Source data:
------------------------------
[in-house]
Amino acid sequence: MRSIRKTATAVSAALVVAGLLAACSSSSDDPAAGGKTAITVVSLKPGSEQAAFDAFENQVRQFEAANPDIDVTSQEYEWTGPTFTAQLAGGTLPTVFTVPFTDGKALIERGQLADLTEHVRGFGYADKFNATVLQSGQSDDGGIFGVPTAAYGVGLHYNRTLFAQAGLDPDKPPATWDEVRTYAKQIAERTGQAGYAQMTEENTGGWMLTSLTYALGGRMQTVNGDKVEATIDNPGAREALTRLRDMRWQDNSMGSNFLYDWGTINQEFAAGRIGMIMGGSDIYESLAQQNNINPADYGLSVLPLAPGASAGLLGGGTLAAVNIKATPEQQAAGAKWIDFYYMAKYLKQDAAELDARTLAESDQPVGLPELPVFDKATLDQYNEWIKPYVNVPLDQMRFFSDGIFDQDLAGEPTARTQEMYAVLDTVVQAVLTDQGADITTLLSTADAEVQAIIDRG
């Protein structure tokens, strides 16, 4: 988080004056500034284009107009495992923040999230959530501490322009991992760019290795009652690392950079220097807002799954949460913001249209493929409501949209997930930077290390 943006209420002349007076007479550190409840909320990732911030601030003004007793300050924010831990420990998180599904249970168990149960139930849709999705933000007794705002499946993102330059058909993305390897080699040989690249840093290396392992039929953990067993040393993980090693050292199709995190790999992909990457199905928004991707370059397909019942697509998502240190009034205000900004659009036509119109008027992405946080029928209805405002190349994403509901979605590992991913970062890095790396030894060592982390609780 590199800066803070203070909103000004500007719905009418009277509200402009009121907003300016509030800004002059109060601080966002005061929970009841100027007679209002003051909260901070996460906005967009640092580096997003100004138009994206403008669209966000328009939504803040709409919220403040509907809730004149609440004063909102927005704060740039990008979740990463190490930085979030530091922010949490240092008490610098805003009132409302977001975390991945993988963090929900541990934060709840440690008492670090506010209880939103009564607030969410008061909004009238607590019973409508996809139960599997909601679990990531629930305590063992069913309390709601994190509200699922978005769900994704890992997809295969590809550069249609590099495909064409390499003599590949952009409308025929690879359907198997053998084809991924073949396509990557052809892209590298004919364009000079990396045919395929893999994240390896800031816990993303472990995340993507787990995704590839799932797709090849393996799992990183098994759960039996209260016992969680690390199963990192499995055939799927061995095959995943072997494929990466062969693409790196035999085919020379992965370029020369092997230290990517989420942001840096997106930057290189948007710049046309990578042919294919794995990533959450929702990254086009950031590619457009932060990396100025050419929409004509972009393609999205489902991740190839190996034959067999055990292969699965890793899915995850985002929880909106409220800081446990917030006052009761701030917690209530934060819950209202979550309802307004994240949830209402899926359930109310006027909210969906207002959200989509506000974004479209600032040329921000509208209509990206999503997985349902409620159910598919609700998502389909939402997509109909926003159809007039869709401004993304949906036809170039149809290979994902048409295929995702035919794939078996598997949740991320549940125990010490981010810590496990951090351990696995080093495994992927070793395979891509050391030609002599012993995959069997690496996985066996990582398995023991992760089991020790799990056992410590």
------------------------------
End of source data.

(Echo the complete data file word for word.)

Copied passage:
[in-house]
Amino acid sequence: MRSIRKTATAVSAALVVAGLLAACSSSSDDPAAGGKTAITVVSLKPGSEQAAFDAFENQVRQFEAANPDIDVTSQEYEWTGPTFTAQLAGGTLPTVFTVPFTDGKALIERGQLADLTEHVRGFGYADKFNATVLQSGQSDDGGIFGVPTAAYGVGLHYNRTLFAQAGLDPDKPPATWDEVRTYAKQIAERTGQAGYAQMTEENTGGWMLTSLTYALGGRMQTVNGDKVEATIDNPGAREALTRLRDMRWQDNSMGSNFLYDWGTINQEFAAGRIGMIMGGSDIYESLAQQNNINPADYGLSVLPLAPGASAGLLGGGTLAAVNIKATPEQQAAGAKWIDFYYMAKYLKQDAAELDARTLAESDQPVGLPELPVFDKATLDQYNEWIKPYVNVPLDQMRFFSDGIFDQDLAGEPTARTQEMYAVLDTVVQAVLTDQGADITTLLSTADAEVQAIIDRG
């Protein structure tokens, strides 16, 4: 988080004056500034284009107009495992923040999230959530501490322009991992760019290795009652690392950079220097807002799954949460913001249209493929409501949209997930930077290390 943006209420002349007076007479550190409840909320990732911030601030003004007793300050924010831990420990998180599904249970168990149960139930849709999705933000007794705002499946993102330059058909993305390897080699040989690249840093290396392992039929953990067993040393993980090693050292199709995190790999992909990457199905928004991707370059397909019942697509998502240190009034205000900004659009036509119109008027992405946080029928209805405002190349994403509901979605590992991913970062890095790396030894060592982390609780 590199800066803070203070909103000004500007719905009418009277509200402009009121907003300016509030800004002059109060601080966002005061929970009841100027007679209002003051909260901070996460906005967009640092580096997003100004138009994206403008669209966000328009939504803040709409919220403040509907809730004149609440004063909102927005704060740039990008979740990463190490930085979030530091922010949490240092008490610098805003009132409302977001975390991945993988963090929900541990934060709840440690008492670090506010209880939103009564607030969410008061909004009238607590019973409508996809139960599997909601679990990531629930305590063992069913309390709601994190509200699922978005769900994704890992997809295969590809550069249609590099495909064409390499003599590949952009409308025929690879359907198997053998084809991924073949396509990557052809892209590298004919364009000079990396045919395929893999994240390896800031816990993303472990995340993507787990995704590839799932797709090849393996799992990183098994759960039996209260016992969680690390199963990192499995055939799927061995095959995943072997494929990466062969693409790196035999085919020379992965370029020369092997230290990517989420942001840096997106930057290189948007710049046309990578042919294919794995990533959450929702990254086009950031590619457009932060990396100025050419929409004509972009393609999205489902991740190839190996034959067999055990292969699965890793899915995850985002929880909106409220800081446990917030006052009761701030917690209530934060819950209202979550309802307004994240949830209402899926359930109310006027909210969906207002959200989509506000974004479209600032040329921000509208209509990206999503997985349902409620159910598919609700998502389909939402997509109909926003159809007039869709401004993304949906036809170039149809290979994902048409295929995702035919794939078996598997949740991320549940125990010490981010810590496990951090351990696995080093495994992927070793395979891509050391030609002599012993995959069997690496996985066996990582398995023991992760089991020790799990056992410590």